Last week at Kirkus, I chatted briefly with the very talented Barbara McClintock about her illustrations for Ellen Bryan Obed’s Twelve Kinds of Ice (Houghton Mifflin, November 2012), as well as her artwork for Leave Your Sleep, a selection of classic children’s poetry first adapted to music in 2010 by Natalie Merchant. (This, I must add, is a CD my children and I have enjoyed immensely. To say that Merchant’s meticulously-researched adaptations of these poems to music are impressive would be 2010’s biggest understatement.) This beautiful new picture book collection was released by Frances Foster Books/Farrar, Straus and Giroux earlier this month.

Today, I follow up with some artwork and images from Barbara, mostly from Leave Your Sleep. Barbara shares here her inspirations for some of the artwork, as well as some sketches and even some home and studio shots. I thank her for sharing.

I hope all my American blog readers have a great Thanksgiving … Eat nine kinds of pie. Read the rest of this entry �

Some “EE-OOO!”s and “Thump! Thump!”s
and “YO! YO! YO!”s Before Bedtime …

h1 Monday, November 19th, 2012

Early sketches from Rabbit’s Snow Dance
(Click to enlarge)

Who has read James & Joseph Bruchac’s Rabbit’s Snow Dance, illustrated by Jeff Newman and released early this month by Dial? Raise your hands, please. If not, may I boldly recommend tonight that you find a copy and experience it? There. I just did.

This picture book, sub-titled A Traditional Iroquois Story, is a read-aloud treat. Telling the story, a traditional Native American fable (ever-so perfect for winter), of why Rabbit’s once long, beautiful tail is now stubby-short, the Bruchacs (father and son, both storytellers) incorporate engaging chants and rhythms into the text (“I will make it snow, AZIKANAPO! I will make it snow, AZIKANAPO!” and “EE-OOO! Thump! Thump! EE-OOO! Thump! Thump! YO, YO, YO! YO, YO, YO!”), daring you not to tap your foot as you read. I don’t want to give away the story here, but there’s a lot of humor here, especially given our protagonist’s excessive pride.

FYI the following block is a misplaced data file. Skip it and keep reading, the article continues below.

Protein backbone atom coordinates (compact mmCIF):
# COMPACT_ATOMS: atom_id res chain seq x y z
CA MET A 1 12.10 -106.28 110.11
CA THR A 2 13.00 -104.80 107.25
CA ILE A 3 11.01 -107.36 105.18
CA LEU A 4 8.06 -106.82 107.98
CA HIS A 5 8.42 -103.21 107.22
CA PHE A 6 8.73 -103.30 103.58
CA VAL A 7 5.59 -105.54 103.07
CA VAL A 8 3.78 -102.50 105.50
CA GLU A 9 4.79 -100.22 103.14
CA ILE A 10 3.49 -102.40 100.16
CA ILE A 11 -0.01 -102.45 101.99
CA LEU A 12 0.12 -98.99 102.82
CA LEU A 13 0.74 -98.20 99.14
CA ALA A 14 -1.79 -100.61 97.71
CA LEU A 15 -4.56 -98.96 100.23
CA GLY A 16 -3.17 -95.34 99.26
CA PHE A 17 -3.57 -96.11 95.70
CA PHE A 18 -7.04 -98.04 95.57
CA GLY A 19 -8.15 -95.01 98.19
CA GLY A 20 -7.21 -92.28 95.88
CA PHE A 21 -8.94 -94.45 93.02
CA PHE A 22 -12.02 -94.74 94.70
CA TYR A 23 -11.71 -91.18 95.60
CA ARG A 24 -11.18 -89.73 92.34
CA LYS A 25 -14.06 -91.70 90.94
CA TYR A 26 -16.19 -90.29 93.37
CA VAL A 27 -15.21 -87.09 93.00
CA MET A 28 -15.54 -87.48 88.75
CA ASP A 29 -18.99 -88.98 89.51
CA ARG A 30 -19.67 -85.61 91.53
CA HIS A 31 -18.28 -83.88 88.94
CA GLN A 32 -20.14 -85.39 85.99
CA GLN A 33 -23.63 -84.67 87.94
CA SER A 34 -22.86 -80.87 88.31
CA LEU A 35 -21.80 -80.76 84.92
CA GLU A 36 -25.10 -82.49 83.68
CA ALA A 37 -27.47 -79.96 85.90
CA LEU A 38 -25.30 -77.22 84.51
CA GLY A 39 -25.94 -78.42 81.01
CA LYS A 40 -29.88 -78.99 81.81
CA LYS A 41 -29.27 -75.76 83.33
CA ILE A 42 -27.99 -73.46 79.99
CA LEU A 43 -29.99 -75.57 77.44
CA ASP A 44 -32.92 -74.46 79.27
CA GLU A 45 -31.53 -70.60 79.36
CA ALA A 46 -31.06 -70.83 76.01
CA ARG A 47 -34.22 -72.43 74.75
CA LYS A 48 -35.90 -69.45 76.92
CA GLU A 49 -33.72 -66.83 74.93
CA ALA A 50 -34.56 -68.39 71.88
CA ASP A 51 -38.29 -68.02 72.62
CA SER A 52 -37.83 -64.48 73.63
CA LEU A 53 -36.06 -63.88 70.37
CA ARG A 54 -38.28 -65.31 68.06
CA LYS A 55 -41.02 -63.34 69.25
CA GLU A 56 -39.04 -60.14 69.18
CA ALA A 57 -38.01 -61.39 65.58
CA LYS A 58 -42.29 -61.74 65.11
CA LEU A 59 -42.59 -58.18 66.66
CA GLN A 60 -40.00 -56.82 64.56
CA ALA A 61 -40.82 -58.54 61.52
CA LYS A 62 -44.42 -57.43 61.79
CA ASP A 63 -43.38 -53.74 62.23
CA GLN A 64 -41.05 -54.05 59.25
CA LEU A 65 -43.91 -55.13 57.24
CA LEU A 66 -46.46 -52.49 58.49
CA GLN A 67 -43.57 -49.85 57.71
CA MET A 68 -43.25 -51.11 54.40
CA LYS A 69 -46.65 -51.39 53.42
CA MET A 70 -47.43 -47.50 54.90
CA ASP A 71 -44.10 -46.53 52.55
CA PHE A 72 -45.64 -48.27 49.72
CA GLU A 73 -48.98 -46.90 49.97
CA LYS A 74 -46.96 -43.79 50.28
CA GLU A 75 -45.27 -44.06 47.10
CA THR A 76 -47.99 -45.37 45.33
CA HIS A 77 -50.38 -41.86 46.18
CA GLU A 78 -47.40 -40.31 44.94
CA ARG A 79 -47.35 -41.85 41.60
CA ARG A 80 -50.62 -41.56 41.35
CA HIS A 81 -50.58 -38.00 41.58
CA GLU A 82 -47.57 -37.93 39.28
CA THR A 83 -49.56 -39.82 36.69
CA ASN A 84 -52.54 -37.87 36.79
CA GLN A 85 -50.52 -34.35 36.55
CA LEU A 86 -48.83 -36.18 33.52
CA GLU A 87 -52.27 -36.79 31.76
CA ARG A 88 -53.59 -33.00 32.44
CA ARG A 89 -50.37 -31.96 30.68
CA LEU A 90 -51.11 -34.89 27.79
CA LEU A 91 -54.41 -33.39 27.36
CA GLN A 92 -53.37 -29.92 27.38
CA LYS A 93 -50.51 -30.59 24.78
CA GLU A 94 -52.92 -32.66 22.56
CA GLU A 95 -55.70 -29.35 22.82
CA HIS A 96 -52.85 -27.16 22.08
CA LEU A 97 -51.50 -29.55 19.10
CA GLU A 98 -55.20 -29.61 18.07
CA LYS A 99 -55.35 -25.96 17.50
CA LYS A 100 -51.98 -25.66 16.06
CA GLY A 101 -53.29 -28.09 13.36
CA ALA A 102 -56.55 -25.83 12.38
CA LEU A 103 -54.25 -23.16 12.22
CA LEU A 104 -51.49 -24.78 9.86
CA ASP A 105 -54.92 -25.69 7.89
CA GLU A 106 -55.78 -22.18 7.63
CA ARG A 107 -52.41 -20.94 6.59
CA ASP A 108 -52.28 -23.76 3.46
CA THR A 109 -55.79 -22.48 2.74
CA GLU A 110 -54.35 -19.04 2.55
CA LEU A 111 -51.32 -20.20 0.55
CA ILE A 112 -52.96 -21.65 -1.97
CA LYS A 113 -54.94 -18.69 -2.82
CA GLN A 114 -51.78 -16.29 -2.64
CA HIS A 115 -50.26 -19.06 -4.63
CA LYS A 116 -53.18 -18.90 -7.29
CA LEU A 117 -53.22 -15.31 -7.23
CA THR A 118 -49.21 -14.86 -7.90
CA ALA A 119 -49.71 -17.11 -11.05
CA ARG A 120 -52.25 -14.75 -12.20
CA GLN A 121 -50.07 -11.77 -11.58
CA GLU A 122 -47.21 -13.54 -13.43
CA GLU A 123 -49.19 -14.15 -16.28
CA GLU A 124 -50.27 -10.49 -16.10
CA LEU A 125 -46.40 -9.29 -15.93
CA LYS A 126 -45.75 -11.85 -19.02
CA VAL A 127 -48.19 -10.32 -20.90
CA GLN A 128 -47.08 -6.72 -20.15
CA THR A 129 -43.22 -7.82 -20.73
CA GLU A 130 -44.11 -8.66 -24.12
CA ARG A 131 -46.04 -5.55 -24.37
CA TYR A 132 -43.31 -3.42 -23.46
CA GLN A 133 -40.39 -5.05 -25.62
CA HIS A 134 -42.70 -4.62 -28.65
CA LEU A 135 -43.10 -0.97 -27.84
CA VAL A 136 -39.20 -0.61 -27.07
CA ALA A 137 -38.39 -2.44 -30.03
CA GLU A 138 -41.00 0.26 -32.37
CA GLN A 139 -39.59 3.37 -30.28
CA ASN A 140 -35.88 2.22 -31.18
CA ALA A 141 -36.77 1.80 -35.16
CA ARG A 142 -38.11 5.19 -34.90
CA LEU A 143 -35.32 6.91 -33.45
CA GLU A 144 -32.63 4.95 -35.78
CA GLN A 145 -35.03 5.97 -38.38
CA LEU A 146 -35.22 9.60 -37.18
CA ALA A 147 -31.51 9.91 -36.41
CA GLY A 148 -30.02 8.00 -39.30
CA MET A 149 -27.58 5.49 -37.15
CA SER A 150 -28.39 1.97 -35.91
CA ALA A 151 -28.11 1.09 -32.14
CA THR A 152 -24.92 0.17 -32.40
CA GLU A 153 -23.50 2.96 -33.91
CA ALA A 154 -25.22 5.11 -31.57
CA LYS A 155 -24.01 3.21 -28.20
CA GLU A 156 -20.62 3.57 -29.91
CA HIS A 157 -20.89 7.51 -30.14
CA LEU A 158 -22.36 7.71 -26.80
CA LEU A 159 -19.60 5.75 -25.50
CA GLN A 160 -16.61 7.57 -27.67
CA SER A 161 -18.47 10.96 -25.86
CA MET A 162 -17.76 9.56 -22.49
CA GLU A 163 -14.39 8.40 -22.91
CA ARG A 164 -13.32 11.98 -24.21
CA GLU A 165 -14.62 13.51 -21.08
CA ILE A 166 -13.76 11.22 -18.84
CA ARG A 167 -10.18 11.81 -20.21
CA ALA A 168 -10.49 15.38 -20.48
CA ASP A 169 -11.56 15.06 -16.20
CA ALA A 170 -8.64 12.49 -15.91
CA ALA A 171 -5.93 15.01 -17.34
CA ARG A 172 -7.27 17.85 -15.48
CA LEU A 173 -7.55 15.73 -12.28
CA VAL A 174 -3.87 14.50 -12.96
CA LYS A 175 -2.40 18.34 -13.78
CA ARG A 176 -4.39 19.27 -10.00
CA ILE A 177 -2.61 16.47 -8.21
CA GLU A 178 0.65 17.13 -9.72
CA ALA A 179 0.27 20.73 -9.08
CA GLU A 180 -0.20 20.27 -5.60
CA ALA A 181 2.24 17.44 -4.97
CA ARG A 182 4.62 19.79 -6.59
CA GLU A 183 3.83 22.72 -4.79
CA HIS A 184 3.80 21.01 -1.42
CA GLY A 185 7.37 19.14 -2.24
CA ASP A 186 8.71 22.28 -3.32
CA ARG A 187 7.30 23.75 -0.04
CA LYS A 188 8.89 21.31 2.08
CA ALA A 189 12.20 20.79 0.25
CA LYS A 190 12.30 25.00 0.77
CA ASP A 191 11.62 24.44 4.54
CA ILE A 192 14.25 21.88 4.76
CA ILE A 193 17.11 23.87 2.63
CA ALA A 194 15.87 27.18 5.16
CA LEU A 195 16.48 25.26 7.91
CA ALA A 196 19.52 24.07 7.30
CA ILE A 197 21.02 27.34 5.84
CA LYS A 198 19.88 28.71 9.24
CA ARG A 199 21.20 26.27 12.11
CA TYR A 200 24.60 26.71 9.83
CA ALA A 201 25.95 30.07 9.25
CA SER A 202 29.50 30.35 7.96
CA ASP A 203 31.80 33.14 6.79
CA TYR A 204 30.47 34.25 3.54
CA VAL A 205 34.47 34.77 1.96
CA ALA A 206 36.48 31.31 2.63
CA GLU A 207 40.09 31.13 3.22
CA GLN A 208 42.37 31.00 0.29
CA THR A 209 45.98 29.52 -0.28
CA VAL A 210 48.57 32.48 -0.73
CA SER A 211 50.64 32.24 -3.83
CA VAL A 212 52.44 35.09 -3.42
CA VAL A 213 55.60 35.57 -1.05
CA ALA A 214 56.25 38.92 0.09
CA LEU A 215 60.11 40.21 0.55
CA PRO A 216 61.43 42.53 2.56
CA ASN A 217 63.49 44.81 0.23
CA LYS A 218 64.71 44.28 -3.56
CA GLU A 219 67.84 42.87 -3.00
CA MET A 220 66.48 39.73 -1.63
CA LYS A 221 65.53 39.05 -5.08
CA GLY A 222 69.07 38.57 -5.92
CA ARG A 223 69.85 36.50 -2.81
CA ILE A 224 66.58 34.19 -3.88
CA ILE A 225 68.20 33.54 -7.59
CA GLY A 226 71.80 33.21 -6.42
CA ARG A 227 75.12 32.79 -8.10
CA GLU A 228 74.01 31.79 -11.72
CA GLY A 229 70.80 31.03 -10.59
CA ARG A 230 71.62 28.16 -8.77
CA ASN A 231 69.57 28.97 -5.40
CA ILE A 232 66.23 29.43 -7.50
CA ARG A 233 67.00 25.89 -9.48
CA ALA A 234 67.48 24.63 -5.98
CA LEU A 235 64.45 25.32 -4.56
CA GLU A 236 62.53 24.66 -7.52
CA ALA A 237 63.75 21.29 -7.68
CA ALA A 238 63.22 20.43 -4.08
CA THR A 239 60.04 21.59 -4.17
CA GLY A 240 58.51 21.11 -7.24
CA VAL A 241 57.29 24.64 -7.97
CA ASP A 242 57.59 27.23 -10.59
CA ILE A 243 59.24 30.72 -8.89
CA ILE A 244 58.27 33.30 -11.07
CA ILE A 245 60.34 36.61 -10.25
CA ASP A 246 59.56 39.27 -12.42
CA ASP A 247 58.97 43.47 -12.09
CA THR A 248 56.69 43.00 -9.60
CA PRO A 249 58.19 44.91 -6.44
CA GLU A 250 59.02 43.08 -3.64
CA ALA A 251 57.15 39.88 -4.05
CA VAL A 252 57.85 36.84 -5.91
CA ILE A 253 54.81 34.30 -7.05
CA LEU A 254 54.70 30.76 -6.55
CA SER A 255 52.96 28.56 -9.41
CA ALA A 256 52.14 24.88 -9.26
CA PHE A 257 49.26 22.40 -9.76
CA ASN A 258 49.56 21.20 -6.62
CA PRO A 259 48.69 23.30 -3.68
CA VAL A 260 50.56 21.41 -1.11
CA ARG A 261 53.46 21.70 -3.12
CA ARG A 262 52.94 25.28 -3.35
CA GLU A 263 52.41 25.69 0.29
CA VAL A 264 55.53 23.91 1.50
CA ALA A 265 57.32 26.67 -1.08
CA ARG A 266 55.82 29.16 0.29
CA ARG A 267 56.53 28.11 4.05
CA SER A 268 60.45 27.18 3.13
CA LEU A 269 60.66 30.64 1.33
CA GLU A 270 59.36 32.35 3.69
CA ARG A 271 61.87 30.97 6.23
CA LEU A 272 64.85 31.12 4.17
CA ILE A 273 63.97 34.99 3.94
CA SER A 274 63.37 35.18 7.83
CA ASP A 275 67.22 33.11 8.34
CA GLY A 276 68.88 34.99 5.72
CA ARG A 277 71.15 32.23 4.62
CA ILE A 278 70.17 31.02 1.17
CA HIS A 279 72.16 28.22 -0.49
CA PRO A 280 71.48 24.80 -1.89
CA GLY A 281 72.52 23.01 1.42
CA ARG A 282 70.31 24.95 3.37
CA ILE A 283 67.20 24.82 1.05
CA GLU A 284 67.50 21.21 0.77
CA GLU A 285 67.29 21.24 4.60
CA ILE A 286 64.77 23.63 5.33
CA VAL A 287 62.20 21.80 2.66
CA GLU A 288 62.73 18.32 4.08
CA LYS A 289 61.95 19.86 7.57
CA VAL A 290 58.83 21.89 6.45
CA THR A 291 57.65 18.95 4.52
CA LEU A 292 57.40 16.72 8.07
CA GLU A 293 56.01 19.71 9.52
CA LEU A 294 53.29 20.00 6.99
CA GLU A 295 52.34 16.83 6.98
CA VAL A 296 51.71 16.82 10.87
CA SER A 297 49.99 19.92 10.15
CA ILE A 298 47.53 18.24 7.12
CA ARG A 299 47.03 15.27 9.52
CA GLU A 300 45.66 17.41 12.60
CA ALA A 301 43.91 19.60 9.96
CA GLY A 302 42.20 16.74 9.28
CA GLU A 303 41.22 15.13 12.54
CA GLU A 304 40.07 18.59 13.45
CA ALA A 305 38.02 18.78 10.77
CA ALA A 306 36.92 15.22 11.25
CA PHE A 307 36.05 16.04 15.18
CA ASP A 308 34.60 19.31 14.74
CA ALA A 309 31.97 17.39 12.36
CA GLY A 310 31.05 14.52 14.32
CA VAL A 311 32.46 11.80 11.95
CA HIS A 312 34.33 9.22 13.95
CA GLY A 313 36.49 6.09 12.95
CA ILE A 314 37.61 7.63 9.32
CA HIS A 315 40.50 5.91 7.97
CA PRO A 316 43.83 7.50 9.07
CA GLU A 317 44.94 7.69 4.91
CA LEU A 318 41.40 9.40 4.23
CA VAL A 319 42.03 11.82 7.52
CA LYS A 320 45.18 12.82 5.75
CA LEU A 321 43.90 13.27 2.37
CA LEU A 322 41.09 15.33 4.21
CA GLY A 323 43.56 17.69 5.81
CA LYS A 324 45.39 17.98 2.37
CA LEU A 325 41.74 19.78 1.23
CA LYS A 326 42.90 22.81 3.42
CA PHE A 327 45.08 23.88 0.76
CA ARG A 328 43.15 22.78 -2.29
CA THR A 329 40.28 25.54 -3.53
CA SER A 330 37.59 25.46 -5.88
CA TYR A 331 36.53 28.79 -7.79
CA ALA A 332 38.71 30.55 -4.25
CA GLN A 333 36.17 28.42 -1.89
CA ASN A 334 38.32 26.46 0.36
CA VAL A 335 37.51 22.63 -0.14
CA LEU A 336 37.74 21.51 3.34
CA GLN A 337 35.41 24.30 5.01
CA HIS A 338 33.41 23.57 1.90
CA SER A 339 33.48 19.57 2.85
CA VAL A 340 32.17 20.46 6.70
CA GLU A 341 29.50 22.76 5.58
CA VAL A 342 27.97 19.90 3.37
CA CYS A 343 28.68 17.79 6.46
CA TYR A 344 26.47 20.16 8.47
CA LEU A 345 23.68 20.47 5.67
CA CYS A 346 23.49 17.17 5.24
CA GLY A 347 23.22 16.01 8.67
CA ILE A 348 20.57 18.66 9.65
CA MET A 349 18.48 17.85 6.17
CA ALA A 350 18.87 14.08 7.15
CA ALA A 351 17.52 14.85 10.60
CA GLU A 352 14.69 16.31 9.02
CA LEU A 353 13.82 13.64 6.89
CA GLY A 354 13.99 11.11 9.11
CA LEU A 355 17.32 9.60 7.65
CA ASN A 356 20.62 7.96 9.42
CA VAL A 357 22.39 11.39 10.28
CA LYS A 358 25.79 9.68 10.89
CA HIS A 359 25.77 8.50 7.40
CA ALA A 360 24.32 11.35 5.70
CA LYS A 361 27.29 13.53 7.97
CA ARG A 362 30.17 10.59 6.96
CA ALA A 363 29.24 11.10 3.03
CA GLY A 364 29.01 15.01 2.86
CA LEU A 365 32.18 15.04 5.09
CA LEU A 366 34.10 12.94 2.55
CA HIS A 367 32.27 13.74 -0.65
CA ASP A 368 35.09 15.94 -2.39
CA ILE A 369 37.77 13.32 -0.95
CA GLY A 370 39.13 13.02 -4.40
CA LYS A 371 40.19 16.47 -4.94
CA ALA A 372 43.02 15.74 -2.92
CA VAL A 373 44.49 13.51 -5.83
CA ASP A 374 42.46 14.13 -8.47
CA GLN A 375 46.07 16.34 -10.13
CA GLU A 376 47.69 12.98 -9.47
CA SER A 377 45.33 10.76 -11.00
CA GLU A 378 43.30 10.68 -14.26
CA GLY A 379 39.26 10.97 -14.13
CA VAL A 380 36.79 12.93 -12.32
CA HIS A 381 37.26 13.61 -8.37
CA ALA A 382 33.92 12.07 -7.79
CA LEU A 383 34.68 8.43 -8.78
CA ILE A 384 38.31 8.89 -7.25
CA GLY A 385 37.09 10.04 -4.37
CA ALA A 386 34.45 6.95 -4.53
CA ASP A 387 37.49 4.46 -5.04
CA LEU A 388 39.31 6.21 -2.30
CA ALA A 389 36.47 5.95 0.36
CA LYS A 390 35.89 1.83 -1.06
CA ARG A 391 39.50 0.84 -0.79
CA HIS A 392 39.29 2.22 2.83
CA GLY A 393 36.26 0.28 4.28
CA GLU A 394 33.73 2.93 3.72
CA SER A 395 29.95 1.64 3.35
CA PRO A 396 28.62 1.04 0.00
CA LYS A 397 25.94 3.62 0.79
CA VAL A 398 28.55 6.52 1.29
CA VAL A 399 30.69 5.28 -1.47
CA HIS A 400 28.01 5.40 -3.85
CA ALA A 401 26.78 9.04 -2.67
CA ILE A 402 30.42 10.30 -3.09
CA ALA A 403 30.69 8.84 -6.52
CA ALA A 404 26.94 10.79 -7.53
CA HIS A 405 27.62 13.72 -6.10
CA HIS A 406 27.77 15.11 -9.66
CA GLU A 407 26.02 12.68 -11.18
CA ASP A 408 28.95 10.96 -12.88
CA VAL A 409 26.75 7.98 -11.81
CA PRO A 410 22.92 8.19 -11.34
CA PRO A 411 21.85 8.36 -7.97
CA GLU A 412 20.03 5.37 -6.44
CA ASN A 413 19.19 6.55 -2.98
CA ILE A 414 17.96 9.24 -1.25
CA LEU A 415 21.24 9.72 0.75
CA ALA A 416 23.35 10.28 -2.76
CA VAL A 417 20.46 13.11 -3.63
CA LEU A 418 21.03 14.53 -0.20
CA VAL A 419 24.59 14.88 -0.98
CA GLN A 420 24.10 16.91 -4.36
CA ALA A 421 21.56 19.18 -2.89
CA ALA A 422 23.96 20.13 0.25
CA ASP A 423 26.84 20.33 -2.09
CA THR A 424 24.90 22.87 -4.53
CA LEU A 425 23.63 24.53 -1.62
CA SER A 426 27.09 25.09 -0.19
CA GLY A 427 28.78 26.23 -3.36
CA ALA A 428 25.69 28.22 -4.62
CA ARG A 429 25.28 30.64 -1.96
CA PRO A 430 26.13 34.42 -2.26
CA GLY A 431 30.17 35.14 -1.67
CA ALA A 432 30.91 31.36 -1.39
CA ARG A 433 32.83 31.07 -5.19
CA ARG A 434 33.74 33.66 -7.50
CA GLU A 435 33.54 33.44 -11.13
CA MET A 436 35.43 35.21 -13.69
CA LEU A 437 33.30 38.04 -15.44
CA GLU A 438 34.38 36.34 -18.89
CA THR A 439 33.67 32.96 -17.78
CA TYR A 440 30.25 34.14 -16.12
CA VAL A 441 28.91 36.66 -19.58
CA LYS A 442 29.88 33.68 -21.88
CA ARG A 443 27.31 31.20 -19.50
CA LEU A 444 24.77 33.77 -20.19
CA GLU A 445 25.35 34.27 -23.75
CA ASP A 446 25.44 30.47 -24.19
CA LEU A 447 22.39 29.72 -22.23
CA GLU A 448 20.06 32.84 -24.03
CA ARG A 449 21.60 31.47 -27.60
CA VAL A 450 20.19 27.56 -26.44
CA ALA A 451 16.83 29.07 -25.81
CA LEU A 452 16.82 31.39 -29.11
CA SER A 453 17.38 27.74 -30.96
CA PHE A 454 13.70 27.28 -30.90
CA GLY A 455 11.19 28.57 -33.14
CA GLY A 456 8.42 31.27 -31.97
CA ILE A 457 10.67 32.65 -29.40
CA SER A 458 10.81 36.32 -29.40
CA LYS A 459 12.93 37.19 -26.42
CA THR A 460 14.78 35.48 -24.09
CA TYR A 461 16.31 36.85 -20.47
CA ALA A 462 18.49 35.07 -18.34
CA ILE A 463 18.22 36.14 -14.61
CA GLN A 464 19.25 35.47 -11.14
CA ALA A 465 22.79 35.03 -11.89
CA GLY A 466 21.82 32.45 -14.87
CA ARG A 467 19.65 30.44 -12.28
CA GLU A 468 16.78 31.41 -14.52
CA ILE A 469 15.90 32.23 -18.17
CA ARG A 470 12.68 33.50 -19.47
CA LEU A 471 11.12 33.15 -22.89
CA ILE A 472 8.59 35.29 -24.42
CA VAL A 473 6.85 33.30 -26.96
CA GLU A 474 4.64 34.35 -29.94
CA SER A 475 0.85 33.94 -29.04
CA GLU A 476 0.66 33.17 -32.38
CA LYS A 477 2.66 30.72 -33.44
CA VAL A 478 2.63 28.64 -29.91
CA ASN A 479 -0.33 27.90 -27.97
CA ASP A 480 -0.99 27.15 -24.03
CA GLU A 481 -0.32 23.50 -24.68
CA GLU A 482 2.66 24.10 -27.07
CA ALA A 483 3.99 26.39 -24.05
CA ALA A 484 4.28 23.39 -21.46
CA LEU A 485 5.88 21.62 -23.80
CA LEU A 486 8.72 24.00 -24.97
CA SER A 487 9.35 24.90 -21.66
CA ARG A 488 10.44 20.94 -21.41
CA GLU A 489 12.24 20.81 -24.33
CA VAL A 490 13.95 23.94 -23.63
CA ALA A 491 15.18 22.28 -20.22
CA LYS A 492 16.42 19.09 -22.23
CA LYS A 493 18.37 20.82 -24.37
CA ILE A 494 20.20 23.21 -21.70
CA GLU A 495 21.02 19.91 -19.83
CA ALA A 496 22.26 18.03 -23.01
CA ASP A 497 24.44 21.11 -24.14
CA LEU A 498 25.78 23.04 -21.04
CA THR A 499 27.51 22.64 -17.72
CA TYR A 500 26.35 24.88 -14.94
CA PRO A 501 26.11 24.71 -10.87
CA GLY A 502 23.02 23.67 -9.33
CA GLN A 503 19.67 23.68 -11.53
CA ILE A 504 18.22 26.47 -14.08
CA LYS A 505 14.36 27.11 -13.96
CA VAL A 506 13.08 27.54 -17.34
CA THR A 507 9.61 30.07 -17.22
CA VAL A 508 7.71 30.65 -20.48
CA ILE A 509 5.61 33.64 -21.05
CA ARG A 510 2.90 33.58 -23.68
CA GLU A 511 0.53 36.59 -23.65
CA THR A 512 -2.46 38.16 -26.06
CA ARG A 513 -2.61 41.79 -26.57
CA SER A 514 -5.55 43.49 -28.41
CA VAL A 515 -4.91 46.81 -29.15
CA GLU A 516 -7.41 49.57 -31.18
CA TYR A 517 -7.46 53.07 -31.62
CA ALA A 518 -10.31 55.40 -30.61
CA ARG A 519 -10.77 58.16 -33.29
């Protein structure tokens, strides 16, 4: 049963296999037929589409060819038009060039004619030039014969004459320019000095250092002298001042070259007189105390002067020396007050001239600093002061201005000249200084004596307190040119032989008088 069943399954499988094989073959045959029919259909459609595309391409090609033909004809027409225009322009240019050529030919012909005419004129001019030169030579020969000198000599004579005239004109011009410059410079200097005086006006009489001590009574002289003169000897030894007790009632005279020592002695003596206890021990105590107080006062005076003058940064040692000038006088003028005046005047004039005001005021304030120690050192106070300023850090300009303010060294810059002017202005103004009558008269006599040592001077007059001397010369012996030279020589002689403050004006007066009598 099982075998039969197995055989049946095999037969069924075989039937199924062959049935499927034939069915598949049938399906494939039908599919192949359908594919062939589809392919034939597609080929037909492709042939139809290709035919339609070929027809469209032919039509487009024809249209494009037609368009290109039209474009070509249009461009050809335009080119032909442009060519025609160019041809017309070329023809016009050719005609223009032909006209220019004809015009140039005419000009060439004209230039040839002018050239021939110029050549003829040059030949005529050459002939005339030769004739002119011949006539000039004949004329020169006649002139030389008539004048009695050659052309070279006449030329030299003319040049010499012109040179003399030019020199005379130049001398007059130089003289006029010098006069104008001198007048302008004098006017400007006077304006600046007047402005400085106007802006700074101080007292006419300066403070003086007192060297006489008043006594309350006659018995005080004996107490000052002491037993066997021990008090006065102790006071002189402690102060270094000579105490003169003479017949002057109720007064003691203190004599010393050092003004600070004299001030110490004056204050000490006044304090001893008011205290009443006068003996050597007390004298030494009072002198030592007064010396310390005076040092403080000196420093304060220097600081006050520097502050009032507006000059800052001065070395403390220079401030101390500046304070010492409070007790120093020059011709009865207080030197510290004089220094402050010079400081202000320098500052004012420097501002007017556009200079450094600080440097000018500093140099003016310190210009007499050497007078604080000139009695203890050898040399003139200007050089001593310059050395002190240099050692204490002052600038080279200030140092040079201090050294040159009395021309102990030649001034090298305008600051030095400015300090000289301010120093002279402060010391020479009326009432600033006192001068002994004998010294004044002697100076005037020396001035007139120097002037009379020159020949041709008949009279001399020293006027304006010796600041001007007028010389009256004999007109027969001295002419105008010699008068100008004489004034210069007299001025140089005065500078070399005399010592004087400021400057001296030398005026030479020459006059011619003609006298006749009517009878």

The artwork here is by Jeff Newman, who visited for breakfast in 2010. I always like to see what Newman is up to. There are some final spreads at the bottom of this post, as well as some sketches, storyboards, and dummy images, so you can get a good sense of Newman’s style with this one. Check this out, too, something I wish so super bad I’d written: The Publishers Weekly review of Rabbit’s Snow Dance wrote, “Newman’s influences are comparatively modern—think Mary Blair with a touch of Hanna-Barbera.” Right? RIGHT. That fits. That works. It totally and entirely does. You can see this below in the images he shares.

[Note: As for the three different storyboard versions below, Jeff writes: “… Storyboards 2 and 3 are evolutions of the same approach, which ended up in the final book. However, the first storyboard shows an entirely different version of the book, which would have essentially been the same scene repeated throughout the book. So, rather than the scene changing, we’d see the animals moving over the landscape, and how the weather changes it.”]

Enjoy the art, and I thank Jeff for sharing today. Read the rest of this entry �

7-Imp’s 7 Kicks #306: Featuring Jayme McGowan

h1 Sunday, November 18th, 2012

The Buskers

The best thing that came out of writing about Elin Kelsey’s You Are Stardust, illustrated by Soyeon Kim, which I did here at 7-Imp in September, was that I met Jayme McGowan. (Well, I cyber-met her, though I wish I could say we had actual coffee together.) She contacted me after reading that post to tell me she also works in cut paper/3D art, and then I visited her site and knew I’d want to feature her at 7-Imp some day very soon.

Today’s the day!

I’m going to give it over to Jayme now, since she tells us all about herself and her work below, as well as her most exciting news — that her debut picture book is to-come soon. I thank her for visiting 7-Imp today … Read the rest of this entry �

Kadir Nelson is Brilliant,
but Then I’m Sure You Already Know That

h1 Friday, November 16th, 2012

Today at Kirkus, I write about Schwartz & Wade Books’ new I Have a Dream with the exquisite oil paintings of Kadir Nelson.

That link is here.

Until Sunday …